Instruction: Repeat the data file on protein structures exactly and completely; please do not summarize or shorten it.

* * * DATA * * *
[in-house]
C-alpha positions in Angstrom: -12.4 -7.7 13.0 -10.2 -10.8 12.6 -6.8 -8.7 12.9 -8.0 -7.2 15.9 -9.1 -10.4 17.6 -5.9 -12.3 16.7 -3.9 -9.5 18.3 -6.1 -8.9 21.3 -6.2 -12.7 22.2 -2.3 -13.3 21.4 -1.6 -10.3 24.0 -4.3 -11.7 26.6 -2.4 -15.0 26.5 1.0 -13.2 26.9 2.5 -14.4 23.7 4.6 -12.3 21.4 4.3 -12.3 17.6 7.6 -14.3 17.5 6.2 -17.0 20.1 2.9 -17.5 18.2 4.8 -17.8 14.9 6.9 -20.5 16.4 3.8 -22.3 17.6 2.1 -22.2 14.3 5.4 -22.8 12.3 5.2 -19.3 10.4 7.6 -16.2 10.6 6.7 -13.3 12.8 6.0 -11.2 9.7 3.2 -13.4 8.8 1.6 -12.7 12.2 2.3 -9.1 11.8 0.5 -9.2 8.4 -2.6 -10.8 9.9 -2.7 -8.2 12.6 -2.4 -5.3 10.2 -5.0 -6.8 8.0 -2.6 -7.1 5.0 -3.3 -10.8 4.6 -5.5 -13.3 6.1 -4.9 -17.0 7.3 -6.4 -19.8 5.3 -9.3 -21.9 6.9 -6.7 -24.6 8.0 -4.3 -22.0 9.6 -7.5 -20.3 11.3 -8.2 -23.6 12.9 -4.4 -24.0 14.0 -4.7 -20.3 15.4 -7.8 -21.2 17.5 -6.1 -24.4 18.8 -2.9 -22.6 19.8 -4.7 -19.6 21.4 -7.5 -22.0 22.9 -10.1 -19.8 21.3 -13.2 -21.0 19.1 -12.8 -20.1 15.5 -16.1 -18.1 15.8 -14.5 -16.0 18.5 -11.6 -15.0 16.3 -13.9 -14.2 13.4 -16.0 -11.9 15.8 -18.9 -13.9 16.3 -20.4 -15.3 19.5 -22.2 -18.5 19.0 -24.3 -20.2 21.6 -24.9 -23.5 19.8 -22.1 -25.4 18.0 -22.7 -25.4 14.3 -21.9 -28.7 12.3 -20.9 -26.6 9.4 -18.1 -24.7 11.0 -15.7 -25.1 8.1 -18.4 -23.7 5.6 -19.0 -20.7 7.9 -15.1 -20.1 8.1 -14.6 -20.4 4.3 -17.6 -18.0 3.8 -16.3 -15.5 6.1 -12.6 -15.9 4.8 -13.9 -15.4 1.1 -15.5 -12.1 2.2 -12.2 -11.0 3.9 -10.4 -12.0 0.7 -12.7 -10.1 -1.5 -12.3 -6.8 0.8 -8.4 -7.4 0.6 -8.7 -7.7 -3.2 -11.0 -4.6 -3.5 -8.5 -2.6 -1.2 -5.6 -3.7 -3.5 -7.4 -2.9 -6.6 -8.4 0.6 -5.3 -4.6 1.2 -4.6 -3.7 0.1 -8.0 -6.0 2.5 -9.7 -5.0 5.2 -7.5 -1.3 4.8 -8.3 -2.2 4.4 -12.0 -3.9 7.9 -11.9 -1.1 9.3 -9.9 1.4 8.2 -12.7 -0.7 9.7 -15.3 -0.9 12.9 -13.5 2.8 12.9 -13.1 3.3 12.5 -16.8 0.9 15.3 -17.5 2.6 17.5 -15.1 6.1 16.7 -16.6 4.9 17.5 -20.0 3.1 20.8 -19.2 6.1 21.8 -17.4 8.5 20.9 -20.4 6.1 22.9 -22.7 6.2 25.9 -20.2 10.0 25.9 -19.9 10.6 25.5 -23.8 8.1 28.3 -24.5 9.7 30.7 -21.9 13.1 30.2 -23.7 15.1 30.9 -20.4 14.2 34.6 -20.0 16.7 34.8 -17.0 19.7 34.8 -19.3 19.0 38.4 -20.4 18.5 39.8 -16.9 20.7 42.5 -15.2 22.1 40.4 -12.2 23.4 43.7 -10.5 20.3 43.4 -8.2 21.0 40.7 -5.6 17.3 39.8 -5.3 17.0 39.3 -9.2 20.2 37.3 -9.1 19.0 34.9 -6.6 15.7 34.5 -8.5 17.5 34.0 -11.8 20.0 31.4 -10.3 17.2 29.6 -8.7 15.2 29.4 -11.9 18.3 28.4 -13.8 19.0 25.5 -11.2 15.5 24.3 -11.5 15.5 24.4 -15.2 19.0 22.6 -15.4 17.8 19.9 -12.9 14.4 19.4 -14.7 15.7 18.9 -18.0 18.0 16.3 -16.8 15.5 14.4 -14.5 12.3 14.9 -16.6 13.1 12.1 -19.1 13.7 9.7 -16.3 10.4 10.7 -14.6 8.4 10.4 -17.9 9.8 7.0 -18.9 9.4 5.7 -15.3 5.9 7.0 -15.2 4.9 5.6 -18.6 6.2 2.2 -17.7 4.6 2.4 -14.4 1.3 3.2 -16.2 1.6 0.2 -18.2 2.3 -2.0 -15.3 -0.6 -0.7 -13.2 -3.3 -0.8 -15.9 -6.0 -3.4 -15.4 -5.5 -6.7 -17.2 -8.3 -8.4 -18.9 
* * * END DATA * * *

[in-house]
C-alpha positions in Angstrom: -12.4 -7.7 13.0 -10.2 -10.8 12.6 -6.8 -8.7 12.9 -8.0 -7.2 15.9 -9.1 -10.4 17.6 -5.9 -12.3 16.7 -3.9 -9.5 18.3 -6.1 -8.9 21.3 -6.2 -12.7 22.2 -2.3 -13.3 21.4 -1.6 -10.3 24.0 -4.3 -11.7 26.6 -2.4 -15.0 26.5 1.0 -13.2 26.9 2.5 -14.4 23.7 4.6 -12.3 21.4 4.3 -12.3 17.6 7.6 -14.3 17.5 6.2 -17.0 20.1 2.9 -17.5 18.2 4.8 -17.8 14.9 6.9 -20.5 16.4 3.8 -22.3 17.6 2.1 -22.2 14.3 5.4 -22.8 12.3 5.2 -19.3 10.4 7.6 -16.2 10.6 6.7 -13.3 12.8 6.0 -11.2 9.7 3.2 -13.4 8.8 1.6 -12.7 12.2 2.3 -9.1 11.8 0.5 -9.2 8.4 -2.6 -10.8 9.9 -2.7 -8.2 12.6 -2.4 -5.3 10.2 -5.0 -6.8 8.0 -2.6 -7.1 5.0 -3.3 -10.8 4.6 -5.5 -13.3 6.1 -4.9 -17.0 7.3 -6.4 -19.8 5.3 -9.3 -21.9 6.9 -6.7 -24.6 8.0 -4.3 -22.0 9.6 -7.5 -20.3 11.3 -8.2 -23.6 12.9 -4.4 -24.0 14.0 -4.7 -20.3 15.4 -7.8 -21.2 17.5 -6.1 -24.4 18.8 -2.9 -22.6 19.8 -4.7 -19.6 21.4 -7.5 -22.0 22.9 -10.1 -19.8 21.3 -13.2 -21.0 19.1 -12.8 -20.1 15.5 -16.1 -18.1 15.8 -14.5 -16.0 18.5 -11.6 -15.0 16.3 -13.9 -14.2 13.4 -16.0 -11.9 15.8 -18.9 -13.9 16.3 -20.4 -15.3 19.5 -22.2 -18.5 19.0 -24.3 -20.2 21.6 -24.9 -23.5 19.8 -22.1 -25.4 18.0 -22.7 -25.4 14.3 -21.9 -28.7 12.3 -20.9 -26.6 9.4 -18.1 -24.7 11.0 -15.7 -25.1 8.1 -18.4 -23.7 5.6 -19.0 -20.7 7.9 -15.1 -20.1 8.1 -14.6 -20.4 4.3 -17.6 -18.0 3.8 -16.3 -15.5 6.1 -12.6 -15.9 4.8 -13.9 -15.4 1.1 -15.5 -12.1 2.2 -12.2 -11.0 3.9 -10.4 -12.0 0.7 -12.7 -10.1 -1.5 -12.3 -6.8 0.8 -8.4 -7.4 0.6 -8.7 -7.7 -3.2 -11.0 -4.6 -3.5 -8.5 -2.6 -1.2 -5.6 -3.7 -3.5 -7.4 -2.9 -6.6 -8.4 0.6 -5.3 -4.6 1.2 -4.6 -3.7 0.1 -8.0 -6.0 2.5 -9.7 -5.0 5.2 -7.5 -1.3 4.8 -8.3 -2.2 4.4 -12.0 -3.9 7.9 -11.9 -1.1 9.3 -9.9 1.4 8.2 -12.7 -0.7 9.7 -15.3 -0.9 12.9 -13.5 2.8 12.9 -13.1 3.3 12.5 -16.8 0.9 15.3 -17.5 2.6 17.5 -15.1 6.1 16.7 -16.6 4.9 17.5 -20.0 3.1 20.8 -19.2 6.1 21.8 -17.4 8.5 20.9 -20.4 6.1 22.9 -22.7 6.2 25.9 -20.2 10.0 25.9 -19.9 10.6 25.5 -23.8 8.1 28.3 -24.5 9.7 30.7 -21.9 13.1 30.2 -23.7 15.1 30.9 -20.4 14.2 34.6 -20.0 16.7 34.8 -17.0 19.7 34.8 -19.3 19.0 38.4 -20.4 18.5 39.8 -16.9 20.7 42.5 -15.2 22.1 40.4 -12.2 23.4 43.7 -10.5 20.3 43.4 -8.2 21.0 40.7 -5.6 17.3 39.8 -5.3 17.0 39.3 -9.2 20.2 37.3 -9.1 19.0 34.9 -6.6 15.7 34.5 -8.5 17.5 34.0 -11.8 20.0 31.4 -10.3 17.2 29.6 -8.7 15.2 29.4 -11.9 18.3 28.4 -13.8 19.0 25.5 -11.2 15.5 24.3 -11.5 15.5 24.4 -15.2 19.0 22.6 -15.4 17.8 19.9 -12.9 14.4 19.4 -14.7 15.7 18.9 -18.0 18.0 16.3 -16.8 15.5 14.4 -14.5 12.3 14.9 -16.6 13.1 12.1 -19.1 13.7 9.7 -16.3 10.4 10.7 -14.6 8.4 10.4 -17.9 9.8 7.0 -18.9 9.4 5.7 -15.3 5.9 7.0 -15.2 4.9 5.6 -18.6 6.2 2.2 -17.7 4.6 2.4 -14.4 1.3 3.2 -16.2 1.6 0.2 -18.2 2.3 -2.0 -15.3 -0.6 -0.7 -13.2 -3.3 -0.8 -15.9 -6.0 -3.4 -15.4 -5.5 -6.7 -17.2 -8.3 -8.4 -18.9 